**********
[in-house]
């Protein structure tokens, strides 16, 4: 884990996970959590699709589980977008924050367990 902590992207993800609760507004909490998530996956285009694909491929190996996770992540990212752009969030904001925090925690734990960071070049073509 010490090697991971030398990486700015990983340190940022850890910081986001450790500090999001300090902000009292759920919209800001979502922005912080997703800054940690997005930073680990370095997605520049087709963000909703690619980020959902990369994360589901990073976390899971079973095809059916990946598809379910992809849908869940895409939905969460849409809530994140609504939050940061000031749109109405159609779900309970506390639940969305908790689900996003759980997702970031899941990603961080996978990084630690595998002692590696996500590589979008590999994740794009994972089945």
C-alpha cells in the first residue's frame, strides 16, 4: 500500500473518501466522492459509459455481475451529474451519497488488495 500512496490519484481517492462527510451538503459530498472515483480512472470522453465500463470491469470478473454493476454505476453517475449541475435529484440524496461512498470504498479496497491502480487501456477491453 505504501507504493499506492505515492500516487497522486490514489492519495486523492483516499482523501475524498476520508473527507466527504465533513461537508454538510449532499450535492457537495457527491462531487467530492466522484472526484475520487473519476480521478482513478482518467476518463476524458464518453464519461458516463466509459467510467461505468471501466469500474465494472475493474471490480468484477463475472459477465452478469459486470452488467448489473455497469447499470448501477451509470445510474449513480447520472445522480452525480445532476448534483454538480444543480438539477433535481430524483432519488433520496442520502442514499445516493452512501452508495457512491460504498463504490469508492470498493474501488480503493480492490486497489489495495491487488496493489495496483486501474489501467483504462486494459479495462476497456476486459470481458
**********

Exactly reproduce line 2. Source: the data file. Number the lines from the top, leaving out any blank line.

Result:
């Protein structure tokens, strides 16, 4: 884990996970959590699709589980977008924050367990 902590992207993800609760507004909490998530996956285009694909491929190996996770992540990212752009969030904001925090925690734990960071070049073509 010490090697991971030398990486700015990983340190940022850890910081986001450790500090999001300090902000009292759920919209800001979502922005912080997703800054940690997005930073680990370095997605520049087709963000909703690619980020959902990369994360589901990073976390899971079973095809059916990946598809379910992809849908869940895409939905969460849409809530994140609504939050940061000031749109109405159609779900309970506390639940969305908790689900996003759980997702970031899941990603961080996978990084630690595998002692590696996500590589979008590999994740794009994972089945």